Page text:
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And all our frugal ancestors were bless’d
In humble virtues, and a rural life.
There live retir’d; pray for the peace of Rome;
Content thyself to be obscurely good.
When vice prevails, and impious men bear sway,:
The post of honour is a private station.

PORTIUS.
I hope, my father does not recommend
A life to Portius, that he scorns himself.

CAT O.
Farewell, my friends ! if there be any of you
That dares not trust the victor's clemency,
Know there are thips prepard by my command,
(Their sails already opening to the winds)
That shall convey you to the wish'd-for port.
Is there aught else, my friends, I can do for you?
The conqueror draws near. Once more farewell!
If e’er we meet hereafter, we shall meet
In happlier climes and on a safer shore,
Where Cæfar never fall approach us more.
There the brave youth, with love of virtue fir'd,

[Pointing to the body of his dead for.. Who greatly in his country's cause expir'd, Shall know he conquer’d. The firm patriot-there (Who made the welfare of mankind his care) Though still, by faction, vice, and fortune, croft, Shall find the generous labour was not lost.

END OF THE FOURTH ACT.

ACT

ACT V. SCENE I.

CATO solus, Sitting in a thoughtful posture : In bis band Plato's book

on the immortality of the foul. A drawun jword su

the table by him. Imut be for Plato, thou reason it well

Else whence this pleasing hope, this fond desires. This longing after immortality ? Or whence this secret dread, and inward horror, Of falling into nought? Why shrinks the soul Back on herself, and startles at destruction ? 'Tis the divinity that stirs within us; 'Tis heaven itself, that points out an hereafter, And intimates eternity to man. Eternity! thou pleasing, dreadful, thought ! Through what variety of untry'd being, Through what new scenes and changes must we pass ! The wide, th' unbounded prospect, lies before me ; But shadows, clouds, and darkness, rest upon it. Here will I hold. If there 's a power above us, (And that there is all nature cries aloud Through all her works) he must delight in virtue ; And that which he delights in must be happy. But when! or where!—This world was made for Cæfar. I'm weary of conjectures—This must end them. [Laying his band upon bis sword.

Thus

Thus am I doubly arm’d: my death and life,
My bane and antidote, are both before me :
This in a moment brings me to an end :
But this informs me I mall never die.
The soul, secur'd in her existence, smiles
At the drawn dagger, and defies its point.
The stars ihall fade away, the sun himself
Grow dim with age, and nature sink in years;
But thou shalt Hourish in immortal youth,
Unhurt amidst the war of elements,
The wrecks of matter, and the crash of worlds.

What means this heaviness that hangs upon me? This lethargy that creeps through all my senses ? Nature oppress’d, and harrass’d out with care, Sinks down to rest. This once I'll favour her, That my awaken’d foul may take her flight, Renew'd in all her ftrength, and fresh with life, An offering fit for heaven. Let guilt or fear Disturb man’s rest: Cato knows neither of them, , Indifferent in his choice, te sleep or die.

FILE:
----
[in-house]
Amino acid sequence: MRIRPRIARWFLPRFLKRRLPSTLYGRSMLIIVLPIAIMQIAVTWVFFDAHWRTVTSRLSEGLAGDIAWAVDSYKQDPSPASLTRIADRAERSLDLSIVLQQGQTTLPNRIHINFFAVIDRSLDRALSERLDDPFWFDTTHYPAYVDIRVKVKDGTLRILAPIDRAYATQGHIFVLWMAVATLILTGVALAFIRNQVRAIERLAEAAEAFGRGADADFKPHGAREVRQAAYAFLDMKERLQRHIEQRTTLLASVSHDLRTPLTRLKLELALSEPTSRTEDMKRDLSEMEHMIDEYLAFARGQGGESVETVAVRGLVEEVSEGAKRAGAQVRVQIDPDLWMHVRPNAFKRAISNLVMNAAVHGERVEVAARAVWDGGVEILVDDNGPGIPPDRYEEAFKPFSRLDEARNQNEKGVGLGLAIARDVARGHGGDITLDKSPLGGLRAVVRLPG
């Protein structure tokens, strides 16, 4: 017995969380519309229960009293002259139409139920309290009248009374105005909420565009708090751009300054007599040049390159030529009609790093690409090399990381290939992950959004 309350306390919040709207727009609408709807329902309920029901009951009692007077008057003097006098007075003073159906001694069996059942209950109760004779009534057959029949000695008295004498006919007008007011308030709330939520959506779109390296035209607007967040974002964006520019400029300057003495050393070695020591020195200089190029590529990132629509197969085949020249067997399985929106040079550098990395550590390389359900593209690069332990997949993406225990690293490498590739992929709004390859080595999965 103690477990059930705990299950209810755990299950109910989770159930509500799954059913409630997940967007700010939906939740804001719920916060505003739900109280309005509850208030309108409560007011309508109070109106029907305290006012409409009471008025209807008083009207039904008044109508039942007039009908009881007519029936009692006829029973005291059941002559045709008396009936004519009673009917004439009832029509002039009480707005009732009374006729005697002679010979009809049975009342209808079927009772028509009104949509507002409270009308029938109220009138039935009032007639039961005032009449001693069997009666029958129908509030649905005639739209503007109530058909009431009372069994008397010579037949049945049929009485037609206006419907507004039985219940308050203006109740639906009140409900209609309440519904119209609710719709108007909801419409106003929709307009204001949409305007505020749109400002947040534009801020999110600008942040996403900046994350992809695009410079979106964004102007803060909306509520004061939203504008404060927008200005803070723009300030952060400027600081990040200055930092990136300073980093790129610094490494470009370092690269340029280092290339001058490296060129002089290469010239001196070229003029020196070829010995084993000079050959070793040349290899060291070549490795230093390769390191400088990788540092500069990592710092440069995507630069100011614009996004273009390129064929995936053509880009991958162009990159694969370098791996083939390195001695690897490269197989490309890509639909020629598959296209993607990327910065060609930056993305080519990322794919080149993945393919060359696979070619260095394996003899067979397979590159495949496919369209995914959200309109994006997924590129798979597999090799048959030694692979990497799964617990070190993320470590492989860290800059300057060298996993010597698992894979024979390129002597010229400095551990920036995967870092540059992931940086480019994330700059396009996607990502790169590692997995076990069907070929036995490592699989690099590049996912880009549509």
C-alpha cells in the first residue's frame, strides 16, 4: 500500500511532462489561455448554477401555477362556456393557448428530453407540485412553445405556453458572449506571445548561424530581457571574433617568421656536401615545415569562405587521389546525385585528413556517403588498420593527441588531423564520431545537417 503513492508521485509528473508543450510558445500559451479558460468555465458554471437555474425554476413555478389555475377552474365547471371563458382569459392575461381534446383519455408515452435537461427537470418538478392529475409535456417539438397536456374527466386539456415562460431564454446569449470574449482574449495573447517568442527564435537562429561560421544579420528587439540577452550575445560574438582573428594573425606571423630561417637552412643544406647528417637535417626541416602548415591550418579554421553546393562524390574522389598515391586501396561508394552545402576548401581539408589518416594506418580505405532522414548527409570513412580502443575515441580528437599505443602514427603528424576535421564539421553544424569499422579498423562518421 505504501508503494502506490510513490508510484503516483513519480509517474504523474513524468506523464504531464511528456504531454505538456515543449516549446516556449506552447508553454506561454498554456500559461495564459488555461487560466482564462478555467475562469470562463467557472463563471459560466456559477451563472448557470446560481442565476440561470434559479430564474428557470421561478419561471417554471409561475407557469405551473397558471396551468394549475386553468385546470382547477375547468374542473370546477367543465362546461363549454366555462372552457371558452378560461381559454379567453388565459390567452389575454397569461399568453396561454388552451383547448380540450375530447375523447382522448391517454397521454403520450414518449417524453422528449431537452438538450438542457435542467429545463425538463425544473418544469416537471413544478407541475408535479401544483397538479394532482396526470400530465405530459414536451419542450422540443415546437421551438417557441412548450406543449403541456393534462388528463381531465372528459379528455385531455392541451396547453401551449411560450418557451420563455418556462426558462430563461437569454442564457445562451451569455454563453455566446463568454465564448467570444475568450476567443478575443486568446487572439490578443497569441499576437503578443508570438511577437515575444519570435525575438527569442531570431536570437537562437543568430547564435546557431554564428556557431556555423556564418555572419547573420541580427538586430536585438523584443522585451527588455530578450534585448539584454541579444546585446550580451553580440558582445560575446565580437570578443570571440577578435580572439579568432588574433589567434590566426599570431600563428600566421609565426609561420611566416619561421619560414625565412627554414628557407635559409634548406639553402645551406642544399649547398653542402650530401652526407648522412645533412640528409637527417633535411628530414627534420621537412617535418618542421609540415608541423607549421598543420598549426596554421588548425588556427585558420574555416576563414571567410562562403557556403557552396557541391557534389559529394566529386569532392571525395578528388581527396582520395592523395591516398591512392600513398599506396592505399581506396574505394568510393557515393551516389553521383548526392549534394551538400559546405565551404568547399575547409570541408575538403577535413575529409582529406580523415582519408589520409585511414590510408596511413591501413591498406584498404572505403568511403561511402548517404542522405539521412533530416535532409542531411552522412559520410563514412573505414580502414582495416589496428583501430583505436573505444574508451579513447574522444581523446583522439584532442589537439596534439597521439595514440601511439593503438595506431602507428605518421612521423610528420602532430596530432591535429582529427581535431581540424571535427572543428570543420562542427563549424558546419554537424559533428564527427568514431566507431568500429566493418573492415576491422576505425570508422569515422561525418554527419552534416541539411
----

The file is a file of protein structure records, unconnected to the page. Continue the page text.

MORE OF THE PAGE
Enter PORTIUS.

But ha ! how's this, my fon? why this intrusion ? Were not my orders that I would be private ? Why am I disobey'd ?

PORTIUS,

Alas, my father! What means this sword ? this inftrument of death? Let me convey it hence !

CATO.

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САто.

Rafi youth, forbear!

PORTIU S. Olet the prayers, th’ entreaties of your friends, Their tears, their common danger, wrest it from you..

С А то. . Wouldst thou betray me? would'it thou give me up! A llave, a captive, into Cæsar's hands ? Retire, and learn obedience to a father, Or know, young man !

PORTIUS.

Look not thus sternly on me ; You know I'd rather die than disobey you.

с АТО. 'Tis well !- again I'm master of myself. Now, Cæsar, let thy troops beset our gates, And bar each avenue, thy gathering fleets O'er-spread the sea, and stop up every port; , Cato shall open to himself a passage, And mock thy hopes--

PORTIUS.

O Sir, forgive your son, Whose grief hangs heavy on him! O my

father How am I sure it is not the last time I e'er shall call you so! Be not displeas’d, o be not angry with me whilft I

weep,
And, in the anguish of my heart, beseech you
To quit the dreadful purpose of your soul.

CATO.
Thou last been ever good and dutiful.

[Embracing bim

Weep

Weep not, my son. All will be well again.
The righteous gods, whom I have fought to please,
Will succour Cato, and preserve his children.

PORTIUS.
Your words give comfort to my drooping heart.

CA TO.
Portius, thou may'st rely upon my conduct.
Thy father will not act what misbecomes him.
But go, my son, and see if aught be wanting
Among thy father's friends : see them embark’d;
And tell me if the winds and seas befriend them.
My soul is quite weigh'd down with care, and asks
The soft refreshment of a moment's fleep. [Exit.

PORTIUS.
My thoughts are more at ease, my heart revives.

Enter MARCIA.

O Marcia, O my fifter, still there 's hope !
Our father will not cast away a life
So needful to us all, and to his country.
He is retir'd to rest, and feems to cherish
Thoughts full of peace. He has dispatch'd me hence
With orders, that bespeak a mind compos’d,
And studious for the safety of his friends.
Marcia, take care that none disturb his slumbers. [Exit.

M ARCIA.
O ye immortal powers, that guard the just,
Watch round his couch, and foften his repose,
Banish his forrows, and becalm his soul
With easy dreams; remember all his virtues !
And thow mankind that goodness is your care.

Enter

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